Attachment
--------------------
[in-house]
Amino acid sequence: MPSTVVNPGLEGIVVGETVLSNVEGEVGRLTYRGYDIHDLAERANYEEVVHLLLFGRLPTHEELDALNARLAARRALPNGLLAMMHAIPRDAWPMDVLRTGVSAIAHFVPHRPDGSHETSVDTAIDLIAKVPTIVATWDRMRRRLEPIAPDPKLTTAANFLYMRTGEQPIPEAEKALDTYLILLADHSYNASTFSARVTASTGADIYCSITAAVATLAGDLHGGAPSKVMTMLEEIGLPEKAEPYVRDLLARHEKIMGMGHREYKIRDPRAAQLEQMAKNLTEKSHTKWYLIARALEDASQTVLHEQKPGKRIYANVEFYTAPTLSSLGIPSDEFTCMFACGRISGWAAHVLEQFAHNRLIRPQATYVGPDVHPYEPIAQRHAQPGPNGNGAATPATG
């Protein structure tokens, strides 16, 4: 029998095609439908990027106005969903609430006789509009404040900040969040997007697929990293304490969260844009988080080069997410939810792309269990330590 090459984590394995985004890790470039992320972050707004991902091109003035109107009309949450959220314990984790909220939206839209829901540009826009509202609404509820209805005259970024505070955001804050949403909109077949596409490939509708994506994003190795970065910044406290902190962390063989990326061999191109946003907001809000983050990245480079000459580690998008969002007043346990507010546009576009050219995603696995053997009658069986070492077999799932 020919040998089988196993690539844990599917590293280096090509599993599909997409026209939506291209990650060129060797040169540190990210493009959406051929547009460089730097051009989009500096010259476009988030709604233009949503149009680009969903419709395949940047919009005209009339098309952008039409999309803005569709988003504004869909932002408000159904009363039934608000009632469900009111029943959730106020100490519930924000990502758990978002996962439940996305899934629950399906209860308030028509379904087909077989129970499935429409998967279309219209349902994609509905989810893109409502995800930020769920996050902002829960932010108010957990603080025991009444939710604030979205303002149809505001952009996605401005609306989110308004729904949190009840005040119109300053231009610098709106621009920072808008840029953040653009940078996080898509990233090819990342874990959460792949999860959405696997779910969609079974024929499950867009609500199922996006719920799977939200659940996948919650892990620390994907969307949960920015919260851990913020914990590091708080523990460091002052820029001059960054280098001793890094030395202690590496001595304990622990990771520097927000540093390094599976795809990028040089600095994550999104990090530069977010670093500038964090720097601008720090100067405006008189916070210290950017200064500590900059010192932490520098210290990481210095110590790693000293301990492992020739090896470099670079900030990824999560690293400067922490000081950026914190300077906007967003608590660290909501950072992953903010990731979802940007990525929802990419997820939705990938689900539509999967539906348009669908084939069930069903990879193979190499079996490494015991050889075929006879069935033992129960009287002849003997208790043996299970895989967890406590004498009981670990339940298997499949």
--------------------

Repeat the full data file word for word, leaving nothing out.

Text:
[in-house]
Amino acid sequence: MPSTVVNPGLEGIVVGETVLSNVEGEVGRLTYRGYDIHDLAERANYEEVVHLLLFGRLPTHEELDALNARLAARRALPNGLLAMMHAIPRDAWPMDVLRTGVSAIAHFVPHRPDGSHETSVDTAIDLIAKVPTIVATWDRMRRRLEPIAPDPKLTTAANFLYMRTGEQPIPEAEKALDTYLILLADHSYNASTFSARVTASTGADIYCSITAAVATLAGDLHGGAPSKVMTMLEEIGLPEKAEPYVRDLLARHEKIMGMGHREYKIRDPRAAQLEQMAKNLTEKSHTKWYLIARALEDASQTVLHEQKPGKRIYANVEFYTAPTLSSLGIPSDEFTCMFACGRISGWAAHVLEQFAHNRLIRPQATYVGPDVHPYEPIAQRHAQPGPNGNGAATPATG
């Protein structure tokens, strides 16, 4: 029998095609439908990027106005969903609430006789509009404040900040969040997007697929990293304490969260844009988080080069997410939810792309269990330590 090459984590394995985004890790470039992320972050707004991902091109003035109107009309949450959220314990984790909220939206839209829901540009826009509202609404509820209805005259970024505070955001804050949403909109077949596409490939509708994506994003190795970065910044406290902190962390063989990326061999191109946003907001809000983050990245480079000459580690998008969002007043346990507010546009576009050219995603696995053997009658069986070492077999799932 020919040998089988196993690539844990599917590293280096090509599993599909997409026209939506291209990650060129060797040169540190990210493009959406051929547009460089730097051009989009500096010259476009988030709604233009949503149009680009969903419709395949940047919009005209009339098309952008039409999309803005569709988003504004869909932002408000159904009363039934608000009632469900009111029943959730106020100490519930924000990502758990978002996962439940996305899934629950399906209860308030028509379904087909077989129970499935429409998967279309219209349902994609509905989810893109409502995800930020769920996050902002829960932010108010957990603080025991009444939710604030979205303002149809505001952009996605401005609306989110308004729904949190009840005040119109300053231009610098709106621009920072808008840029953040653009940078996080898509990233090819990342874990959460792949999860959405696997779910969609079974024929499950867009609500199922996006719920799977939200659940996948919650892990620390994907969307949960920015919260851990913020914990590091708080523990460091002052820029001059960054280098001793890094030395202690590496001595304990622990990771520097927000540093390094599976795809990028040089600095994550999104990090530069977010670093500038964090720097601008720090100067405006008189916070210290950017200064500590900059010192932490520098210290990481210095110590790693000293301990492992020739090896470099670079900030990824999560690293400067922490000081950026914190300077906007967003608590660290909501950072992953903010990731979802940007990525929802990419997820939705990938689900539509999967539906348009669908084939069930069903990879193979190499079996490494015991050889075929006879069935033992129960009287002849003997208790043996299970895989967890406590004498009981670990339940298997499949």